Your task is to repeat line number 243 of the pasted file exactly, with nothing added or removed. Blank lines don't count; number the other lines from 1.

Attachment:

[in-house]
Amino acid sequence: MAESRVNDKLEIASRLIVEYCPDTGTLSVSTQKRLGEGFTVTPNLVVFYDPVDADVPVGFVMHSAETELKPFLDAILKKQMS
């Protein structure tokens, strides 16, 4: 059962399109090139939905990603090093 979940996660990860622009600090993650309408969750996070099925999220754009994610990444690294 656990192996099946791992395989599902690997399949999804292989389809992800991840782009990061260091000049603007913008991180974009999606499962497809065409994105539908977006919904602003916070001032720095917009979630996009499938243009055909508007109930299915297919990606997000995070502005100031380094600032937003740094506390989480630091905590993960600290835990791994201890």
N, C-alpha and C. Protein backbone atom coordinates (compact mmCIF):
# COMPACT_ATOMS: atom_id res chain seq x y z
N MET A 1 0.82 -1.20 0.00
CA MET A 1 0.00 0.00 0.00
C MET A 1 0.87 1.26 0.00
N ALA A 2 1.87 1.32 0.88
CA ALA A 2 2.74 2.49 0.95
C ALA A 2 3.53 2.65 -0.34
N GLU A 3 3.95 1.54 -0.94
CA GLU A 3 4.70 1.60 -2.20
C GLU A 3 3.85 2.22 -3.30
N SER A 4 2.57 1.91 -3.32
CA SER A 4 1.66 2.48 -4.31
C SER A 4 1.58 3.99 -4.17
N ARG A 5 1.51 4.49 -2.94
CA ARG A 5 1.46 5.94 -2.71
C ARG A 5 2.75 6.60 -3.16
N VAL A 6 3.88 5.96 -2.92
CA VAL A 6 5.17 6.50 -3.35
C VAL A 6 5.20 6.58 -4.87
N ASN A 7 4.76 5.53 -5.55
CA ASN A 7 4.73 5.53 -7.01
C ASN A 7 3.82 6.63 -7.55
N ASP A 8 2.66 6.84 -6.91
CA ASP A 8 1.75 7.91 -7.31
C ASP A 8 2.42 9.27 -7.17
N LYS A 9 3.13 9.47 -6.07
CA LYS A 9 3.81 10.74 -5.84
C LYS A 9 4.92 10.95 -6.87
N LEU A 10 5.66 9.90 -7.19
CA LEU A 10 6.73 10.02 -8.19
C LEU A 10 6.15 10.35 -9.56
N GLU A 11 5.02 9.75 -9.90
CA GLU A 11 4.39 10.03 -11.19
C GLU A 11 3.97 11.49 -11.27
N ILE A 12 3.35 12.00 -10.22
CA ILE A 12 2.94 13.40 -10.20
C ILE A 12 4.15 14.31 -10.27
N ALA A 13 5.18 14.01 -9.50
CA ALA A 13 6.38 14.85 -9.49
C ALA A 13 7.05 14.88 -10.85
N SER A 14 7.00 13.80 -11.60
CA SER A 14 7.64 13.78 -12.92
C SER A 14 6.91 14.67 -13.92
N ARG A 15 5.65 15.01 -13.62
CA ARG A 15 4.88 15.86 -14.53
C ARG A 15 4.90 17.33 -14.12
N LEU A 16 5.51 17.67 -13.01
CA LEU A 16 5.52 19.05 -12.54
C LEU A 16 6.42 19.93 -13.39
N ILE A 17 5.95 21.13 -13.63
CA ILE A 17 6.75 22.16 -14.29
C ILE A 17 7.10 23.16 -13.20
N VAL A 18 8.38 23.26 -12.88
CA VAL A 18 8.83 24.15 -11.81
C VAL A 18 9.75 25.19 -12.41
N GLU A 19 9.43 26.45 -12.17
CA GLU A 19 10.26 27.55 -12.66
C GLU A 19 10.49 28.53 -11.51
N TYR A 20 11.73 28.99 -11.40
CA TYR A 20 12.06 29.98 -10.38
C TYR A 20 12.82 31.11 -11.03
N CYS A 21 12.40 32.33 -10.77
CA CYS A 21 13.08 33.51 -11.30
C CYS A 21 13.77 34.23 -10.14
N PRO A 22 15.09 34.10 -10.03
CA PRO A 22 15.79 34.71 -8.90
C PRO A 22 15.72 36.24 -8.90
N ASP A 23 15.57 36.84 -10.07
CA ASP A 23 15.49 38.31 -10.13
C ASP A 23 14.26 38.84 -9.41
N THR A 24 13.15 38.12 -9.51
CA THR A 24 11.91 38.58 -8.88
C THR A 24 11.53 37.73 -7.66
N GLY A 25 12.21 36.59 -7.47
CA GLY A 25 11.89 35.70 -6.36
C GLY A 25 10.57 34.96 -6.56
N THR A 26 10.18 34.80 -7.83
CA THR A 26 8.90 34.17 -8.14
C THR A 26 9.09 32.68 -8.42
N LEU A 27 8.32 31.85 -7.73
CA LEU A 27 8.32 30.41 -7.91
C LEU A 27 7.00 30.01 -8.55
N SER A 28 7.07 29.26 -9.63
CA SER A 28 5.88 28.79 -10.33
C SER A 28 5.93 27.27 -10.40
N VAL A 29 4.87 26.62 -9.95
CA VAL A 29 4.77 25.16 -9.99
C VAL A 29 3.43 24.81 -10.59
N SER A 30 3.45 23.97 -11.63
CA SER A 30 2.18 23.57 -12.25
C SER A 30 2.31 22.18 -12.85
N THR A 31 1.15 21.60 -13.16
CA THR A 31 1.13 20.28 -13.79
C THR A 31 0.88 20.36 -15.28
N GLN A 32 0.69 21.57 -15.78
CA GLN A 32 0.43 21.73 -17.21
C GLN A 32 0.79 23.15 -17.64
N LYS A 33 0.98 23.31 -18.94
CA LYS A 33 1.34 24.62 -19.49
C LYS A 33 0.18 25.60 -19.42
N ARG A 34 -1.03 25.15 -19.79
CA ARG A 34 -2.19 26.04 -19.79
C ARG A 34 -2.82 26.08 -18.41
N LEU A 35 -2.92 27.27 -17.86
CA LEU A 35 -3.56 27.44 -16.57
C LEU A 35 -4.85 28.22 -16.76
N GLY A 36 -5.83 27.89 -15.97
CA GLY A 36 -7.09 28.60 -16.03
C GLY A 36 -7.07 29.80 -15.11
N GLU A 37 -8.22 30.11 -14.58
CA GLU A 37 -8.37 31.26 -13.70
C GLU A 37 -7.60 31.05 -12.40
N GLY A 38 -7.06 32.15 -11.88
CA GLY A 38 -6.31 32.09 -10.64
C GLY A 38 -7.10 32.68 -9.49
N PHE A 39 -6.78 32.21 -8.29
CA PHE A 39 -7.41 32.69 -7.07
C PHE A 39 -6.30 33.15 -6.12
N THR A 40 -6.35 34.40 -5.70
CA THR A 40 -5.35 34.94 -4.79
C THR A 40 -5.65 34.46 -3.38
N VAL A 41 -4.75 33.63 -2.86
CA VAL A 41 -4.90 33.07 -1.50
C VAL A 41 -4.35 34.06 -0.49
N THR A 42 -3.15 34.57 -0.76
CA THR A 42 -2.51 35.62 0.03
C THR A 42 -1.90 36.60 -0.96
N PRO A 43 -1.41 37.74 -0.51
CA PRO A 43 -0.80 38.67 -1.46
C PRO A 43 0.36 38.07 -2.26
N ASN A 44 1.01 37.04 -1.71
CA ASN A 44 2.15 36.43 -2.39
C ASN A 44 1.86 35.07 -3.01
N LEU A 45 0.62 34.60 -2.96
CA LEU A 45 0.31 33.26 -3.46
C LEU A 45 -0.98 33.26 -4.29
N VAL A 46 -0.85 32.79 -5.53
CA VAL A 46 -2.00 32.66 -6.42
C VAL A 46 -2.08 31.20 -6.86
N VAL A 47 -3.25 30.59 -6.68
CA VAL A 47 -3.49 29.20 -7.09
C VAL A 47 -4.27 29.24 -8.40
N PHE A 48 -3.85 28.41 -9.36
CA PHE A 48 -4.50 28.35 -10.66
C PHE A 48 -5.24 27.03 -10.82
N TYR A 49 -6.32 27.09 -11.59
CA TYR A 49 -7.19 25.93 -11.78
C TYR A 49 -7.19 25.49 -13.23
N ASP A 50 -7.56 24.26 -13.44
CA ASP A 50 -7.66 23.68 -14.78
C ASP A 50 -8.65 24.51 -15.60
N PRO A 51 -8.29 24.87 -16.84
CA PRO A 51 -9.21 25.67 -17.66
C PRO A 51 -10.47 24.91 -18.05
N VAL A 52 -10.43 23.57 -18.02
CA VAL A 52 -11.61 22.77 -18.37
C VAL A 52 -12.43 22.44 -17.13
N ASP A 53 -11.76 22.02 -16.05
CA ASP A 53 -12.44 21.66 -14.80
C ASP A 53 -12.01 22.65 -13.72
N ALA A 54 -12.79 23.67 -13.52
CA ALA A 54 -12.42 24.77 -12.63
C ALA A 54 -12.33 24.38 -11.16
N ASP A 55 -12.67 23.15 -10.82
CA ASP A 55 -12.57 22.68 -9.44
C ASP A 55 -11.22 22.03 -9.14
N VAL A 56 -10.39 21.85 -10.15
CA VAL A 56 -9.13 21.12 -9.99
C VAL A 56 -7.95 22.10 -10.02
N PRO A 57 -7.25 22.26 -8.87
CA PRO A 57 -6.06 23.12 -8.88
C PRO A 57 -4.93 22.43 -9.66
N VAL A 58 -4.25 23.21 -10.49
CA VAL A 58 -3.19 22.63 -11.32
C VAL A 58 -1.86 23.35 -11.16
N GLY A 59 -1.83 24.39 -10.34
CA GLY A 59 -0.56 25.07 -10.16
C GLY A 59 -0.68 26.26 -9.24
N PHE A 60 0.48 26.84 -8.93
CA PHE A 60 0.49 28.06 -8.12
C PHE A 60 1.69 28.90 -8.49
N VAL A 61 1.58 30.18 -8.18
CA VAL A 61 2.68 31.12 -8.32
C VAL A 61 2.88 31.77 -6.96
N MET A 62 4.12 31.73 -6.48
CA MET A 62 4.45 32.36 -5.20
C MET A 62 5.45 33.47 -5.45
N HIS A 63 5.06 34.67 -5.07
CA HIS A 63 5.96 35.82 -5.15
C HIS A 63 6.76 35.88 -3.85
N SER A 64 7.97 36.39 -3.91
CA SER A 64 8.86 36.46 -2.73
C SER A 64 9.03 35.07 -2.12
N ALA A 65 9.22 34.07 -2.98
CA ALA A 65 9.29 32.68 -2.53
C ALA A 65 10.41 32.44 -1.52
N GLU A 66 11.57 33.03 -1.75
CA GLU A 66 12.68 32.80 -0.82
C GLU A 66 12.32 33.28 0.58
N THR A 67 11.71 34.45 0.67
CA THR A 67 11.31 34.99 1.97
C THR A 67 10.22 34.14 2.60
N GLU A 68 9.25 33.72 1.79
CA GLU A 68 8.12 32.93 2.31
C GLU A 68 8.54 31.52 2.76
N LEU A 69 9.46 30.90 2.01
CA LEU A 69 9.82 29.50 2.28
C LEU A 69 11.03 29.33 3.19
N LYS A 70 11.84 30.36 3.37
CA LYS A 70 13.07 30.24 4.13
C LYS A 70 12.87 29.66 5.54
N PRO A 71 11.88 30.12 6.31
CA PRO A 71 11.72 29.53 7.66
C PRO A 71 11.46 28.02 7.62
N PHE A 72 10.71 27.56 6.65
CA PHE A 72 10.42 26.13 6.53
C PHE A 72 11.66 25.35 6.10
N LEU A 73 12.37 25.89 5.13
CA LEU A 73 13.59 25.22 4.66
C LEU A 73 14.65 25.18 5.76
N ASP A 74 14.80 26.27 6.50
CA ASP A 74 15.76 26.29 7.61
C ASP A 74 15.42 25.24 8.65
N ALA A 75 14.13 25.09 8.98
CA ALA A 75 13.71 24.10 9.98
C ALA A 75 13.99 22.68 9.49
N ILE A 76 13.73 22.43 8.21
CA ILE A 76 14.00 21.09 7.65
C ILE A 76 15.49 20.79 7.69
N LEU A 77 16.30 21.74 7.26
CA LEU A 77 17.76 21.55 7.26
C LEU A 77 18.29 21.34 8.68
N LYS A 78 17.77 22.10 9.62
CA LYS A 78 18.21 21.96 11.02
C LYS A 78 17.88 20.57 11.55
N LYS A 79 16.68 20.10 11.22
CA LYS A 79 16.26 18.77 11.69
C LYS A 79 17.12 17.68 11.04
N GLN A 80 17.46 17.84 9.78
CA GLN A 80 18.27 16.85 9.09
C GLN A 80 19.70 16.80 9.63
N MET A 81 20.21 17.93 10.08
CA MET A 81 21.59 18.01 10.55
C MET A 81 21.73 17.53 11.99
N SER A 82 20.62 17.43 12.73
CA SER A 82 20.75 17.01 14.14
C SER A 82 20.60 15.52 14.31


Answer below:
N GLN A 80 17.46 17.84 9.78